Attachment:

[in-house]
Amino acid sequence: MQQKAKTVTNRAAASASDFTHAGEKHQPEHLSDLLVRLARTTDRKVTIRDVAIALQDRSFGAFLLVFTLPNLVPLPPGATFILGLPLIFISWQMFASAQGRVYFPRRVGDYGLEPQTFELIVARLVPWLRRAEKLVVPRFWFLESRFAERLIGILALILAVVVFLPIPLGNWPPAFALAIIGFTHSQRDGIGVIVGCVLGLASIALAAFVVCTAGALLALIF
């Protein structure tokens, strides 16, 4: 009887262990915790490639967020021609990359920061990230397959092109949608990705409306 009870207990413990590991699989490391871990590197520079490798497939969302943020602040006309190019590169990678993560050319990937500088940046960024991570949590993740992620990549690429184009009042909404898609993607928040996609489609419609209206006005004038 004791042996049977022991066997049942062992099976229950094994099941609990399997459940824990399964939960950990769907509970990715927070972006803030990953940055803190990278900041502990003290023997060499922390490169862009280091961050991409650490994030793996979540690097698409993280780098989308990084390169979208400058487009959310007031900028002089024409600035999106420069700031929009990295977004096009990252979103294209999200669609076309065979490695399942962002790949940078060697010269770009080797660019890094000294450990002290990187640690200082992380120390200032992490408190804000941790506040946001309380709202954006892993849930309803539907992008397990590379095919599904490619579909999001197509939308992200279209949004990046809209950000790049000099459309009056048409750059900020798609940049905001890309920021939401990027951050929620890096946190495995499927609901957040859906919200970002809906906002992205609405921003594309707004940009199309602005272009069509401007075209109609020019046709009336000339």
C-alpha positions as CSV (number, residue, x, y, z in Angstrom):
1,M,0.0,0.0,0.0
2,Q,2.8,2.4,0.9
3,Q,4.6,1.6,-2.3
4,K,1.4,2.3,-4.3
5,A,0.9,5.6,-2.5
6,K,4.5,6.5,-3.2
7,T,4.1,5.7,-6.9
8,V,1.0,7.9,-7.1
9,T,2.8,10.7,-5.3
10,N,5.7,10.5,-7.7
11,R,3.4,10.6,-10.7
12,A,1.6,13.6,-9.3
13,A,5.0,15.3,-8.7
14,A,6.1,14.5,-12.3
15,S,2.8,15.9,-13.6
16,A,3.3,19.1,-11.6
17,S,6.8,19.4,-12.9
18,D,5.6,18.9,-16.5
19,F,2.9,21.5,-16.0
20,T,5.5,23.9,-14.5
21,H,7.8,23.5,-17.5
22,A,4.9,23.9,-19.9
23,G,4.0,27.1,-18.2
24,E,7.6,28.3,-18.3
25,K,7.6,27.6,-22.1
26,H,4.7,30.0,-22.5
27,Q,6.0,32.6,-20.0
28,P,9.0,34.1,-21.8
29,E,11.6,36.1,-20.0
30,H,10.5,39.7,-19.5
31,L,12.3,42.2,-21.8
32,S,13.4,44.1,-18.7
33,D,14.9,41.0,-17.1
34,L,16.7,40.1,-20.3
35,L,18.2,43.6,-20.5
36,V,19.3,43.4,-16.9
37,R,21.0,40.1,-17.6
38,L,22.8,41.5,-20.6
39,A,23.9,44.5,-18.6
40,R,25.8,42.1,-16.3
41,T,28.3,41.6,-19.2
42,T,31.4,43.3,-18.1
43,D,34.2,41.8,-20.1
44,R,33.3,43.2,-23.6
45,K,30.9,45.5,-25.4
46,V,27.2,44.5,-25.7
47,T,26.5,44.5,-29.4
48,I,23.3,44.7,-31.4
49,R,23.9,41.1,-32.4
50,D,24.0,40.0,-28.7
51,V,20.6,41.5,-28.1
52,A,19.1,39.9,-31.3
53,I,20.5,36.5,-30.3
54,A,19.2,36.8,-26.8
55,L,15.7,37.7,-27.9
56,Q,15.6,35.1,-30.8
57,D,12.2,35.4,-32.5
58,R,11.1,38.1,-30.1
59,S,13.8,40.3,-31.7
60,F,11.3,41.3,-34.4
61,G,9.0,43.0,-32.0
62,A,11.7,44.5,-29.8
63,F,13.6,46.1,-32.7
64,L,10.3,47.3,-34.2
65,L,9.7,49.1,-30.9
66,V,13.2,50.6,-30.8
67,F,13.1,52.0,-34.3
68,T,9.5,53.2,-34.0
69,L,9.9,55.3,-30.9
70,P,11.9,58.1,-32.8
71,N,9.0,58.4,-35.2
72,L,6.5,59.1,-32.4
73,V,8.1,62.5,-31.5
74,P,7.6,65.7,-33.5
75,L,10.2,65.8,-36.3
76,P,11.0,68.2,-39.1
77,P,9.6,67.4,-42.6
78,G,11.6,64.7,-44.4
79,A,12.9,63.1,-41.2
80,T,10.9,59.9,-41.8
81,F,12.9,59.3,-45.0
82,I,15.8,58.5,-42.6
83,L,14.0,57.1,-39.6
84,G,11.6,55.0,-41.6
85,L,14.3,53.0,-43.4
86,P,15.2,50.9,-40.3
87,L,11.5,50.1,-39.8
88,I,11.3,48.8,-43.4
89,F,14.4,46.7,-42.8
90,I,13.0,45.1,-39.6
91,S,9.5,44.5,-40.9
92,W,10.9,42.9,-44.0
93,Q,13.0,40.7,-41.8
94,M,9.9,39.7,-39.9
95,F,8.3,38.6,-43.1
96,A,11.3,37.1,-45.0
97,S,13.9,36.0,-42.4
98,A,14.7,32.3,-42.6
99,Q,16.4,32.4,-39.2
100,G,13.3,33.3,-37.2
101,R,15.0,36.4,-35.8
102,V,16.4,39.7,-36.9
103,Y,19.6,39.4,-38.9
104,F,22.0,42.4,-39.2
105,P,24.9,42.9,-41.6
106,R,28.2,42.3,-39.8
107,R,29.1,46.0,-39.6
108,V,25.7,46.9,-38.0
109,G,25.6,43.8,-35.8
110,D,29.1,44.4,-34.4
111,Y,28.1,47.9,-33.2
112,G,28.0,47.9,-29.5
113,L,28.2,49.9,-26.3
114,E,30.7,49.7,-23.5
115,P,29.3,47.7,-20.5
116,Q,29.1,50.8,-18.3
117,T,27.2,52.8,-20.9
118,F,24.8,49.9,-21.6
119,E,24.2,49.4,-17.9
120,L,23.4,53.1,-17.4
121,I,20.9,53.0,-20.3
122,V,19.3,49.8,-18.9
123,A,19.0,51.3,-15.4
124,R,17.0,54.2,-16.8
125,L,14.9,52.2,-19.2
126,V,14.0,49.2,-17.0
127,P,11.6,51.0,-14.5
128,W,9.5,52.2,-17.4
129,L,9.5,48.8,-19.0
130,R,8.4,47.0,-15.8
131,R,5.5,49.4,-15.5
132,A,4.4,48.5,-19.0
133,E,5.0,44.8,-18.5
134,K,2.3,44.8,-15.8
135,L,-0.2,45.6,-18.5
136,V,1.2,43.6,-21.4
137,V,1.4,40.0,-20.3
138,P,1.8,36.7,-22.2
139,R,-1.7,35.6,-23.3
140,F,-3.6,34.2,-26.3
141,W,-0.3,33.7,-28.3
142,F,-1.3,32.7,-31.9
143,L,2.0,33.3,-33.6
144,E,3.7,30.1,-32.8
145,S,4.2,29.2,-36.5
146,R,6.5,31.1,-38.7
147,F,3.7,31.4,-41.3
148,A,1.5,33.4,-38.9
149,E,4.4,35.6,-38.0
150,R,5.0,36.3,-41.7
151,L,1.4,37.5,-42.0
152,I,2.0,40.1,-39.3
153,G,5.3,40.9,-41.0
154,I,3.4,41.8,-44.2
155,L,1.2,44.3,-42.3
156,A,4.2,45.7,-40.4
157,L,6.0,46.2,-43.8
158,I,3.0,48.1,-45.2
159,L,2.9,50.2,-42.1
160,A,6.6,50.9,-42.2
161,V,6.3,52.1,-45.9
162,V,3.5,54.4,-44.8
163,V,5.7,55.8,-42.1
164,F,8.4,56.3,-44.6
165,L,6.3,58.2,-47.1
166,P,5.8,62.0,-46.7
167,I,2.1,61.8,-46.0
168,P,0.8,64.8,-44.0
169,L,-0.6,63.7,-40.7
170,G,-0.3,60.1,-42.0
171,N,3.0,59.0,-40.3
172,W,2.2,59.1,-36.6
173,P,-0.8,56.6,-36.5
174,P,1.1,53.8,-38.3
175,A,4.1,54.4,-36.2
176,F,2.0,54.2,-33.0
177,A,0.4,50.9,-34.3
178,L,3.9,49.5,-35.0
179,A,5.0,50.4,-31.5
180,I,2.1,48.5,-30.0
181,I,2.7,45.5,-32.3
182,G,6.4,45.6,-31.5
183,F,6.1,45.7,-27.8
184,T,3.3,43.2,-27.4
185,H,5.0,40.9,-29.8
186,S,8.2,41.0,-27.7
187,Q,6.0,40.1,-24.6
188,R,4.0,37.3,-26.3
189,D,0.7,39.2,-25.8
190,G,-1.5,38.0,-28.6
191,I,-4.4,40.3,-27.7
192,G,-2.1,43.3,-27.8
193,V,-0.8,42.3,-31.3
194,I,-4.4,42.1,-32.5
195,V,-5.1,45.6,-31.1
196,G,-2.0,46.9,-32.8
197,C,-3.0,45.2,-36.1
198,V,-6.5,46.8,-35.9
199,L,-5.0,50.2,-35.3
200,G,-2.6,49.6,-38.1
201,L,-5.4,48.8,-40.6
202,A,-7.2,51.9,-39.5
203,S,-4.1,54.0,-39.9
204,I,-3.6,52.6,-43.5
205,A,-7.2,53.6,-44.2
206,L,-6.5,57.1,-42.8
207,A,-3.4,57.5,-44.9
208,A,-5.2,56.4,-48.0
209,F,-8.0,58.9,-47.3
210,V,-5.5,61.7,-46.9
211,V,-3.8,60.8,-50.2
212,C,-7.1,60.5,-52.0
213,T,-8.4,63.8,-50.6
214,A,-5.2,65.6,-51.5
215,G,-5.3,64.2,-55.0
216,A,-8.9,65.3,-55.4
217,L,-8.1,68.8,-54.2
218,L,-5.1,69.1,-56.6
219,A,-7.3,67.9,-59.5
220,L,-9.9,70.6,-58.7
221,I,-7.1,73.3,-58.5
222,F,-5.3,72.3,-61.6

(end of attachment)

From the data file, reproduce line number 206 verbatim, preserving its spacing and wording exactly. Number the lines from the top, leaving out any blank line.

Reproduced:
202,A,-7.2,51.9,-39.5